Game Reviews

iBlast Moki 2 HD

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iBlast Moki 2 HD

iBlast Moki 2 HD has a problem.

As with its predecessor, making the tiniest of adjustments to the contraptions you’re tasked with constructing can be a seriously fiddly process - especially where ropes are involved.

So, iBlast Moki 2 HD has a problem. But that’s a problem. Singular.

In every other respect, this physics-puzzler sequel is approaching perfection. Refined and sublime, it’s one of the most polished and purely enjoyable games on the App Store.

That’s not to say that it’s a huge departure from the original concept. You’re still transporting cute little creatures – the Moki of the title - to a warpgate to complete each stage.

Petal power

You still need to collect flowers along the way to boost your score (although this time you’re rated in stars rather than medals). And you’ll still mostly achieve all this via a mixture of bombs, ropes, metal bars, and balloons, just as in the first game.

With bombs remaining the primary method of propulsion, you’d reasonably expect more varieties, and that’s very much the case here. Red bombs explode to leave a rubbery residue, which can bounce Moki over gaps and obstacles.

Yellow variants, meanwhile, add a slippery sheen to the surface they’re placed on, allowing Moki to accelerate up steep slopes, or even travel rapidly around loops like a limbless Sonic.

'Splosions, man

Then there are the green bombs, which apply a glue-like substance to objects and environments, allowing Moki to stick to them. A well-timed explosion from a standard bomb is required should you need to unglue any of your diminutive charges.

Levels also contain more moveable objects to interact with. You might need to attach your buoyant Moki to a rolling boulder to tug it underwater, or swing a barrel to knock a snoozing creature towards the exit.

Cases of TNT blast your Moki higher and further, and on one stage, you’re pulled across a body of water by a rubber duck-powered boat.

The more elaborate solutions can take quite some time to figure out, but Godzilab has cleverly designed its levels to be more flexible than before.

Simple measures

On many occasions, the solution is more straightforward than it seems, and while optimal times usually require judicious use of all the tools at your disposal, you can often finish a level with but a single bomb and a little patience.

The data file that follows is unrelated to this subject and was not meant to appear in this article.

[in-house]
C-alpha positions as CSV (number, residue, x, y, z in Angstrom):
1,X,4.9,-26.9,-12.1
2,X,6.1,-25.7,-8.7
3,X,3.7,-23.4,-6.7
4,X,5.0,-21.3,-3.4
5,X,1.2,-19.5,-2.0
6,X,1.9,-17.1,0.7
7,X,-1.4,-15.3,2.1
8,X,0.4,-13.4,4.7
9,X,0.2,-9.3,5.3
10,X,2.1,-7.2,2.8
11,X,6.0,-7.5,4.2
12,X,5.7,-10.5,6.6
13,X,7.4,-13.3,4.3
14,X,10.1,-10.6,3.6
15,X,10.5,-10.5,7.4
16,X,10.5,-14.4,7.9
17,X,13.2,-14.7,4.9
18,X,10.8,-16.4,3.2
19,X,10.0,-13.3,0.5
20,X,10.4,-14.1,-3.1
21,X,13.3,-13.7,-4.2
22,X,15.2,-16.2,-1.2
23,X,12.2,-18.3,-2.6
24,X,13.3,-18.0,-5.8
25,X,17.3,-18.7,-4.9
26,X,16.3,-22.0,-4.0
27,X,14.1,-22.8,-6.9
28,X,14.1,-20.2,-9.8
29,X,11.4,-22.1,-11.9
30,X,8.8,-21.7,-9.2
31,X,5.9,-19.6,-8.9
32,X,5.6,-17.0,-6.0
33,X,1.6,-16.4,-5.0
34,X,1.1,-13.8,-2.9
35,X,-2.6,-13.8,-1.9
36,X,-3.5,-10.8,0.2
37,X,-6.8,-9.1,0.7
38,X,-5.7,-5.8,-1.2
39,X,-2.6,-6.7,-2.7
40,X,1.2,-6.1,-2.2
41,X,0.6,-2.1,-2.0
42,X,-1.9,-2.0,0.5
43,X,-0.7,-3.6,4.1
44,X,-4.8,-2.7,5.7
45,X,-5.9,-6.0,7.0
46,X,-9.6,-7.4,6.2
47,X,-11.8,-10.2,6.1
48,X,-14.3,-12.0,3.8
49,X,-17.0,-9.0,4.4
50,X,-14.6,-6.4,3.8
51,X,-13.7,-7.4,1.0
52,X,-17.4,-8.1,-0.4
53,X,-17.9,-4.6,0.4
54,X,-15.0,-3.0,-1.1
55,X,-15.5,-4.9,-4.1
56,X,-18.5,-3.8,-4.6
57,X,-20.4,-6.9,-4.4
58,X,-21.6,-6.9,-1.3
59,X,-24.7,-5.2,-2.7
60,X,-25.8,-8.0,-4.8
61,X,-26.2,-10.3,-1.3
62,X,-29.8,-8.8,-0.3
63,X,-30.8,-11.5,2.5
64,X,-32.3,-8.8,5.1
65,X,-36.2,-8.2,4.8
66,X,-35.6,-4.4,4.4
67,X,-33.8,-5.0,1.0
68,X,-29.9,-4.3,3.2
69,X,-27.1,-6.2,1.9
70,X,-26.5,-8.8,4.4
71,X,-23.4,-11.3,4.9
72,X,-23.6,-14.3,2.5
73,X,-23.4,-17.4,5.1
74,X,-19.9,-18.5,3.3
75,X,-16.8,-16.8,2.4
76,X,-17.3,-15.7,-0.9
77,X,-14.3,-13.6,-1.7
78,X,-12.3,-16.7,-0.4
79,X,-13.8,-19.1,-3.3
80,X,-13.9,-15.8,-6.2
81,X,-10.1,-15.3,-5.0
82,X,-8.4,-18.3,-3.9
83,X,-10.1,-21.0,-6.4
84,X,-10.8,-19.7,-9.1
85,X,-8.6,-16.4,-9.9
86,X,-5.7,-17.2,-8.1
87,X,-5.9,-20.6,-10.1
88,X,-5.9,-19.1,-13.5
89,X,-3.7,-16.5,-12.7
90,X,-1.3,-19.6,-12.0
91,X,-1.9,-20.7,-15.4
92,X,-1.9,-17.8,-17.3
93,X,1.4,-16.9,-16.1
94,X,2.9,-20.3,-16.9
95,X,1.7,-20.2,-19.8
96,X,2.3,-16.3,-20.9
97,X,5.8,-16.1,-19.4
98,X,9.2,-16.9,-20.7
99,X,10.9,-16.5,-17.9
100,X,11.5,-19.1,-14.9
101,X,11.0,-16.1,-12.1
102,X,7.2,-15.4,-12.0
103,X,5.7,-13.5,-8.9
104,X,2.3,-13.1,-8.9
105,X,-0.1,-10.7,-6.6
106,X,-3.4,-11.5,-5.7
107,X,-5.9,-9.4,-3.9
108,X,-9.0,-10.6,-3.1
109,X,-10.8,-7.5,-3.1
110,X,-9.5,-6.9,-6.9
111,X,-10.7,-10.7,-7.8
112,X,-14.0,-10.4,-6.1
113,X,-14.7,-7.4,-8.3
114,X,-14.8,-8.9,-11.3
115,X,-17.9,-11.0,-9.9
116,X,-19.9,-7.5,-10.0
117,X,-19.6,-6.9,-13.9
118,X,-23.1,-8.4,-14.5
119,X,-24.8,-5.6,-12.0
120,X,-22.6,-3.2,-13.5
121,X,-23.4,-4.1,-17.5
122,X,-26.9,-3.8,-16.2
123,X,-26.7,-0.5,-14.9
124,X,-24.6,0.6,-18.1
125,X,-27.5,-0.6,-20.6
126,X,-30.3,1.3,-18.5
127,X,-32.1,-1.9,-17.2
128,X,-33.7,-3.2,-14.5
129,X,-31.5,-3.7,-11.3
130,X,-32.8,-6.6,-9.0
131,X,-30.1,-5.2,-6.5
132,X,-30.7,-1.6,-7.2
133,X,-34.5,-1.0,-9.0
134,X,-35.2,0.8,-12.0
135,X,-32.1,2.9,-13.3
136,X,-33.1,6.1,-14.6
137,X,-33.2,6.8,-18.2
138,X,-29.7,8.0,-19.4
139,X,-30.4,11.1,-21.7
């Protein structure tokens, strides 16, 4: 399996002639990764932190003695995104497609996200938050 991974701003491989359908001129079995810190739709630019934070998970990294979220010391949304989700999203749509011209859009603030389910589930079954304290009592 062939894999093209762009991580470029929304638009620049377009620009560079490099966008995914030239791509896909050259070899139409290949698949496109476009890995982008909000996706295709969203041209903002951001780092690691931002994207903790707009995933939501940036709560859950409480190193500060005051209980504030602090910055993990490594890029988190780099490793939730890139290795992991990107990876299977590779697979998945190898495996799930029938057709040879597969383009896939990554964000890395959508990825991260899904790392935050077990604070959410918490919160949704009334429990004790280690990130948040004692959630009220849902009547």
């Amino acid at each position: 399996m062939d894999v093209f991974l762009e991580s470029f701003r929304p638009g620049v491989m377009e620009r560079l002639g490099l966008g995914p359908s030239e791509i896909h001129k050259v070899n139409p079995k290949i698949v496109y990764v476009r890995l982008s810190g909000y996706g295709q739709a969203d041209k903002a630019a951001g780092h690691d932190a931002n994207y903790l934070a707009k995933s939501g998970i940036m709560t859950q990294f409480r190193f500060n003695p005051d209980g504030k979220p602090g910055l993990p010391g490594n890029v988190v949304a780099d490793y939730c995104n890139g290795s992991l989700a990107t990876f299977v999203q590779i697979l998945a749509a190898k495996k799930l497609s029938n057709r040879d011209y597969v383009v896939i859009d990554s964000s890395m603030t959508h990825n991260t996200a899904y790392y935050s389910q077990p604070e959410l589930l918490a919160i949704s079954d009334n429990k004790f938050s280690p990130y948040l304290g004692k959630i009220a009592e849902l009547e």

Better yet: if you’re really, really stuck, you can spend a Moki coin – earned by completing a certain number of levels – to view solutions from the top players on the game’s online leaderboards.

And if you’re desperately struggling and you don’t have any Moki coins left to spend, then you can purchase five for 69p. Forking out the same amount unlocks all the stages, if you fancy seeing the later levels, but don’t have the skill to unlock them.

It’s the perfect way to open the game up to the widest possible audience and alleviate the frustration wrought by the trickier levels, while still rewarding the patience of those who haven’t relied on outside help.

If looks could kill...

Even without all these new features, the graphical overhaul would be almost enough to recommend an instant download. Its homespun feel evokes LittleBigPlanet, though the game doesn’t feel like a cheap imitation of Media Molecule’s style - iBlast Moki 2 HD retains its own quirky personality.

If that wasn’t enough, there’s an expanded level creator that feels more robust than the original’s toolset. Sharing levels with other users is a doddle, theoretically making for an endless supply of fresh content.

Those not interested in creating or sharing, however, will be more than happy to simply play. The 90 stages provided and the gloriously freeform physics-puzzling are ample enough reason to make this an essential purchase.

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iBlast Moki 2 HD

Everything a sequel should be, iBlast Moki 2 HD might be the best £1.99 you'll ever spend
Chris Schilling
Chris Schilling
Chris has been gaming since the age of five, though you wouldn't think it to see him play. Thankfully, his knowledge of the medium is as impressive as his unerring ability to fail at Angry Birds.